What sets industrial engineering apart from other engineering disciplines is its broader scope. An industrial engineer deals with people as well as things, relating to the total pictures of productivity and quality improvement. Productivity in its simplest terms means producing the most for the least input at the best quality.
An industrial engineer looks at the "big picture" of what makes society perform best - the right combination of human resources, natural resources, and man-made structures and equipment. Professionals in this field bridge the gap between management and operations, motivating people in addition to determining what equipment, computers, etc., should be used and how they should be used.
Our recent graduates have found a broad array of opportunities in the marketplace. Traditionally, most industrial engineers started their careers in manufacturing facilities, but this trend has been changing. Today about half of our graduates are employed in the service sector while the other half begin their careers in manufacturing.
Sample Course Schedules
Wondering what your typical day might be like? We used students’ real course schedules to create these examples.
Freshman YearENGR 101 Engineering Problem Solving 1 HIST 102 Western Civilization: 1600 to Present CHEM 115 Fundamentals of Chemistry MATH 155 Calculus 1 ENGL 101 Composition and Rhetoric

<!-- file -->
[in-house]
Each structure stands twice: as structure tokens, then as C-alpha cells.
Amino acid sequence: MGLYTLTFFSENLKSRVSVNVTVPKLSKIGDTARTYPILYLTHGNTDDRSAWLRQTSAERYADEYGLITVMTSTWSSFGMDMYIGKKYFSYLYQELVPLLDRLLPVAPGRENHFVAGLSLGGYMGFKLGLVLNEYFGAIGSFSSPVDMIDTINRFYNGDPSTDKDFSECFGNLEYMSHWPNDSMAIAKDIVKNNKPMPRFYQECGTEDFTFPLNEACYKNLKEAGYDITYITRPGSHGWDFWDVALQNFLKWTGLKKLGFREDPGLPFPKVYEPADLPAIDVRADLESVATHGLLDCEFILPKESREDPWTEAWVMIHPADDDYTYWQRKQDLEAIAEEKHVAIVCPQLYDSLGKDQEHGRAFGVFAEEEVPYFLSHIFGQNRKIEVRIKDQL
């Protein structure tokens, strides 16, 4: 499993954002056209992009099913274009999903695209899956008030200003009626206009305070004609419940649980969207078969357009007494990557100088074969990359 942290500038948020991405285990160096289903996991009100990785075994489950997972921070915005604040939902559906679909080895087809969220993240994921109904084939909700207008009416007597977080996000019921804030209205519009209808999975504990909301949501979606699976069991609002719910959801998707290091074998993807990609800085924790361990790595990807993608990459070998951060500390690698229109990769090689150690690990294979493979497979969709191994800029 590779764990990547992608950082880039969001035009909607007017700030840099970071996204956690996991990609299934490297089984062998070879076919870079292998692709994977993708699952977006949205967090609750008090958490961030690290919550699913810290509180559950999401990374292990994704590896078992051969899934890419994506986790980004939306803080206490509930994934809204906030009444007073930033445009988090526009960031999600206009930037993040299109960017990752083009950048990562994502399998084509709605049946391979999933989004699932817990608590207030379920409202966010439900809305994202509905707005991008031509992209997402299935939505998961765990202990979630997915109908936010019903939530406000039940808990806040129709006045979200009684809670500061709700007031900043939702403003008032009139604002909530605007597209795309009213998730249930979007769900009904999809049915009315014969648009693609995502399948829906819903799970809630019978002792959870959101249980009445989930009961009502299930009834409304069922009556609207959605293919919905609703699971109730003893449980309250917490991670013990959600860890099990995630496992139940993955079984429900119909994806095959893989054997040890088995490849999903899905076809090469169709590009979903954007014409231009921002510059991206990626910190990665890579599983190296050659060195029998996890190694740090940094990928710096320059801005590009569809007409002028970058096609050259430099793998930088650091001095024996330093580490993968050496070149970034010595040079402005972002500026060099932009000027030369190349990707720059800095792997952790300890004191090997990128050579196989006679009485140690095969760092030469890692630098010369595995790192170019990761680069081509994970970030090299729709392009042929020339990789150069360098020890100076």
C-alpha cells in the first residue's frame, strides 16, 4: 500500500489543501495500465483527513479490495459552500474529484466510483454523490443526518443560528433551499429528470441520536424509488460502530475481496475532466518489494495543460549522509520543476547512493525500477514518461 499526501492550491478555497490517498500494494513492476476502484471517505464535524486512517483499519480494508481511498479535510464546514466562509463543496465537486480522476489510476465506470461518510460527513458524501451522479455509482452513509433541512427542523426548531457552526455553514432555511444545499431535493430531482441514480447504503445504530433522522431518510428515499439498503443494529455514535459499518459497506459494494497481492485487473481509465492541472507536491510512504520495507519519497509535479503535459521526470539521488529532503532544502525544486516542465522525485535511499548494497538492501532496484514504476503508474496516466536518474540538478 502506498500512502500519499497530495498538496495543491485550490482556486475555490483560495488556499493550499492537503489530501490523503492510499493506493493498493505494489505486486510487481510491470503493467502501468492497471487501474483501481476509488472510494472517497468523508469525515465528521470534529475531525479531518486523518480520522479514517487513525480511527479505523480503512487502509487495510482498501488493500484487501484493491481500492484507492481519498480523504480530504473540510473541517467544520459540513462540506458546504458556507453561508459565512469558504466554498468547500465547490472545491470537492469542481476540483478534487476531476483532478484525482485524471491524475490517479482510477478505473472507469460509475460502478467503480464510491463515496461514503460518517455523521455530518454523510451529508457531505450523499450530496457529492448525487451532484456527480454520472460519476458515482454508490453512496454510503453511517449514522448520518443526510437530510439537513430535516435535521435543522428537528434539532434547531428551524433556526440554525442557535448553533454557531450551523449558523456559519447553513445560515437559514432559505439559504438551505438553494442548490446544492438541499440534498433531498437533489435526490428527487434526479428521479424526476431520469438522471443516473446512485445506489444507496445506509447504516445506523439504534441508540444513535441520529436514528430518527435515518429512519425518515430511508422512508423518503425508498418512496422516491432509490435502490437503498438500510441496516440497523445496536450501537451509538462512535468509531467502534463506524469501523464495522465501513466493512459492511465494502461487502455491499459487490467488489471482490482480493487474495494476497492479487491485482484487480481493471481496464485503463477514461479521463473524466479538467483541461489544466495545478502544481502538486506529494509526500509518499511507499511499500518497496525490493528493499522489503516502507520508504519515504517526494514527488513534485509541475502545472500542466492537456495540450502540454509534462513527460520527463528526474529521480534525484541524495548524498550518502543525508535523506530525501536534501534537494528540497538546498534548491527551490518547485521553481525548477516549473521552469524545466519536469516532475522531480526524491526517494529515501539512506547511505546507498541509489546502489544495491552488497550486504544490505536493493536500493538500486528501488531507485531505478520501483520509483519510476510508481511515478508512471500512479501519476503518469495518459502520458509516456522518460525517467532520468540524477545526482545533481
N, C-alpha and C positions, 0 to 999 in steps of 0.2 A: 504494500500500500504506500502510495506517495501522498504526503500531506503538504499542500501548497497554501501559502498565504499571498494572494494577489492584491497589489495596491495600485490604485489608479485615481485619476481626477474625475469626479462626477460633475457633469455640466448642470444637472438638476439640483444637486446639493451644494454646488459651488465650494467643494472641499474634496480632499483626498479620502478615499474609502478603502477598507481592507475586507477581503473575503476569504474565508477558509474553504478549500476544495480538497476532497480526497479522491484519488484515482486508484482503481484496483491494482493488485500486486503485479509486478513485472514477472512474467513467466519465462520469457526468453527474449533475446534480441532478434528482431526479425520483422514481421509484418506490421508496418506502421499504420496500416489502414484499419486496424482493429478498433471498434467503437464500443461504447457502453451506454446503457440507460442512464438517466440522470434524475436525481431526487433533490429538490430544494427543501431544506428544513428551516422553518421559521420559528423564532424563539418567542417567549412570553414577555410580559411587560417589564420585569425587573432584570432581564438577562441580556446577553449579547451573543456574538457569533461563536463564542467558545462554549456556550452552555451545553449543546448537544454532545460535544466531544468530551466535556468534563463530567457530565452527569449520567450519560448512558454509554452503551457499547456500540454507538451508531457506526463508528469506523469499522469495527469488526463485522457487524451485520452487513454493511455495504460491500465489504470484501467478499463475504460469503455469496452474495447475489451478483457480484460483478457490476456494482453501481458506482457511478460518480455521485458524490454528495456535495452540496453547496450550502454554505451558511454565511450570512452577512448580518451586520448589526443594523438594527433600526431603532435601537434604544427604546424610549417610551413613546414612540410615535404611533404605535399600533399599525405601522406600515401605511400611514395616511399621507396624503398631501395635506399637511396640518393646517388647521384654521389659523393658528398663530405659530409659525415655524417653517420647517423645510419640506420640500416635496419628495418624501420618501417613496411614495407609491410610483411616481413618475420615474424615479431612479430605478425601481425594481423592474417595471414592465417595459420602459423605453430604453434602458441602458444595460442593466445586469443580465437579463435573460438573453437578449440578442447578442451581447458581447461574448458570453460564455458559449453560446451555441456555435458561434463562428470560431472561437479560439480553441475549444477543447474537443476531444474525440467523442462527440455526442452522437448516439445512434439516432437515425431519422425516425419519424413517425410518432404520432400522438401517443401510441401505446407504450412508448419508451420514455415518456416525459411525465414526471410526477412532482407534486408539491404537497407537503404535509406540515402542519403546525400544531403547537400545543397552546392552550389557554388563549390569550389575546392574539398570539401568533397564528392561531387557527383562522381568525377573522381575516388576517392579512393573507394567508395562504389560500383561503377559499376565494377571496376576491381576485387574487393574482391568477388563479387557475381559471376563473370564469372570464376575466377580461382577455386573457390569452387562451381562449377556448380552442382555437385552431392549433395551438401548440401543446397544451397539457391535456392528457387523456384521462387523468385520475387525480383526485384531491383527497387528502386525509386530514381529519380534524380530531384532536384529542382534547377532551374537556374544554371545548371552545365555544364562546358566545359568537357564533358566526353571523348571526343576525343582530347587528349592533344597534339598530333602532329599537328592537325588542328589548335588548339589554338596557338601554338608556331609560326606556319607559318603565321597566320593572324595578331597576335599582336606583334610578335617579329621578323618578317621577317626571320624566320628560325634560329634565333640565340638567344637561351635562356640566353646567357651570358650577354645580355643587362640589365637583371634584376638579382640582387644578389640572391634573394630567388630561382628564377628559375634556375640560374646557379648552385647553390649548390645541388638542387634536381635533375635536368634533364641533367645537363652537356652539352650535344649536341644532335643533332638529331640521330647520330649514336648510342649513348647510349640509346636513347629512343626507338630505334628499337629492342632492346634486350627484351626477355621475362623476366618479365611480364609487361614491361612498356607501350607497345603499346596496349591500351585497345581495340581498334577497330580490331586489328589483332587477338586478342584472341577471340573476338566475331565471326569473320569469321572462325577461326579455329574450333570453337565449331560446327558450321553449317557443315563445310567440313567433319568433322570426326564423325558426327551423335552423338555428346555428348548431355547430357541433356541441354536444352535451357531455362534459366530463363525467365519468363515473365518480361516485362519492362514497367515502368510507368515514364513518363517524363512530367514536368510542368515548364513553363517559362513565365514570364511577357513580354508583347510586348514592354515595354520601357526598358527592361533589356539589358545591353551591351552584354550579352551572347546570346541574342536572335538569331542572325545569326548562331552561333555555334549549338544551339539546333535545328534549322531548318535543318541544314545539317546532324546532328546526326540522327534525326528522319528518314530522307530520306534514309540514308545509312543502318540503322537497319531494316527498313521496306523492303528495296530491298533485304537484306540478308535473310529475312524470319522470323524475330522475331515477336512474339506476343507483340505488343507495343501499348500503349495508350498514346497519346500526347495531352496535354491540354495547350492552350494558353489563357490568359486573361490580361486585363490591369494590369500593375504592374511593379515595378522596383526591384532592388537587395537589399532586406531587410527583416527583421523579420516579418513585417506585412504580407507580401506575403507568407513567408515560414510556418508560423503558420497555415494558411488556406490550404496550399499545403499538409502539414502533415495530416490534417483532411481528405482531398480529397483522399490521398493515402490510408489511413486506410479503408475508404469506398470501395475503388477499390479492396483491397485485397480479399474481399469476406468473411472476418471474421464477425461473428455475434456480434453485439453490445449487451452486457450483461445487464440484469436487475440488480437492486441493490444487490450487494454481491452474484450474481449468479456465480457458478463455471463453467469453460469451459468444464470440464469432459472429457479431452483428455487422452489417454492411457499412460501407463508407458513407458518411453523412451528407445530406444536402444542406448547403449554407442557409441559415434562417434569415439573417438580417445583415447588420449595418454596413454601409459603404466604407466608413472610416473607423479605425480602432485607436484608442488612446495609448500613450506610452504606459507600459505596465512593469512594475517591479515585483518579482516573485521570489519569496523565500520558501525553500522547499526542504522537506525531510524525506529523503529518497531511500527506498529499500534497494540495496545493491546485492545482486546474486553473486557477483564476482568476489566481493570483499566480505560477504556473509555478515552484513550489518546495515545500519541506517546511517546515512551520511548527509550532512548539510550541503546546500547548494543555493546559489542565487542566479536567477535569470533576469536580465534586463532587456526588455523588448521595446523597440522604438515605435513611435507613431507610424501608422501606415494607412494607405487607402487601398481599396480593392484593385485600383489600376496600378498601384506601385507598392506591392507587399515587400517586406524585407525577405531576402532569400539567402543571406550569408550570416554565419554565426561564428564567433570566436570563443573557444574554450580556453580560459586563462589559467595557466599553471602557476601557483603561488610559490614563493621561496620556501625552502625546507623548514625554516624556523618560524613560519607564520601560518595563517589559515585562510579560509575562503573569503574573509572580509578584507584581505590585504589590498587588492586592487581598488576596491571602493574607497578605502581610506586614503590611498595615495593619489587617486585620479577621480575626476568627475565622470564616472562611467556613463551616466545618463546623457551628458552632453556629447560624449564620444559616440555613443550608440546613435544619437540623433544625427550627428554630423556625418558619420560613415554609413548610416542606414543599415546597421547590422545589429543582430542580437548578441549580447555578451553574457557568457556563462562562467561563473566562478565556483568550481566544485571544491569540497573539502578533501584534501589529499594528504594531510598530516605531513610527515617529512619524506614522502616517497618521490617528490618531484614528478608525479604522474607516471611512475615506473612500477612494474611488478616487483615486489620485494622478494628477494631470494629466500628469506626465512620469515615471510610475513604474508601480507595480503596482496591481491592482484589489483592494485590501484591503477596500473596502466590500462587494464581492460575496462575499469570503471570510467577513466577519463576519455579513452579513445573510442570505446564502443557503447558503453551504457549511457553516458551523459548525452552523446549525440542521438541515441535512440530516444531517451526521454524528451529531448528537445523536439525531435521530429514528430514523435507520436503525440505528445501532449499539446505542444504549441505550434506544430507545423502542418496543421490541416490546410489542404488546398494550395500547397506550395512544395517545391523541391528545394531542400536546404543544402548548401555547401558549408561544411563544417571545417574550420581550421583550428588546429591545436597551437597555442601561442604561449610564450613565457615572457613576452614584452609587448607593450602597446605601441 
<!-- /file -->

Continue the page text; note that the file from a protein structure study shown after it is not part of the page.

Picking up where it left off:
Senior YearEE 221 Introduction to Electrical Engineering IENG 446 Plant Layout/Material Handling IENG 471 Design of Productive Systems 1 IENG 455 Simulation by Digital Methods IENG 417 Total Quality Management
English Proficiency Requirements
All applicants whose first language is not English must provide proof of English language proficiency. WVU accepts either the TOEFL or the IELTS for this purpose. Learn more about our English language proficiency requirements.
WVU is accredited by the Higher Learning Commission.
The industrial engineering baccalaureate degree program is accredited by the Engineering Accreditation Commission of ABET, http://www.abet.org.
George Bennett founded four successful businesses and reshaped the practice of management consulting. He donated $1 million to the Benjamin M. Statler College of Engineering and Mineral Resources to support research in energy, nanotechnology, biomedical sciences and biometrics.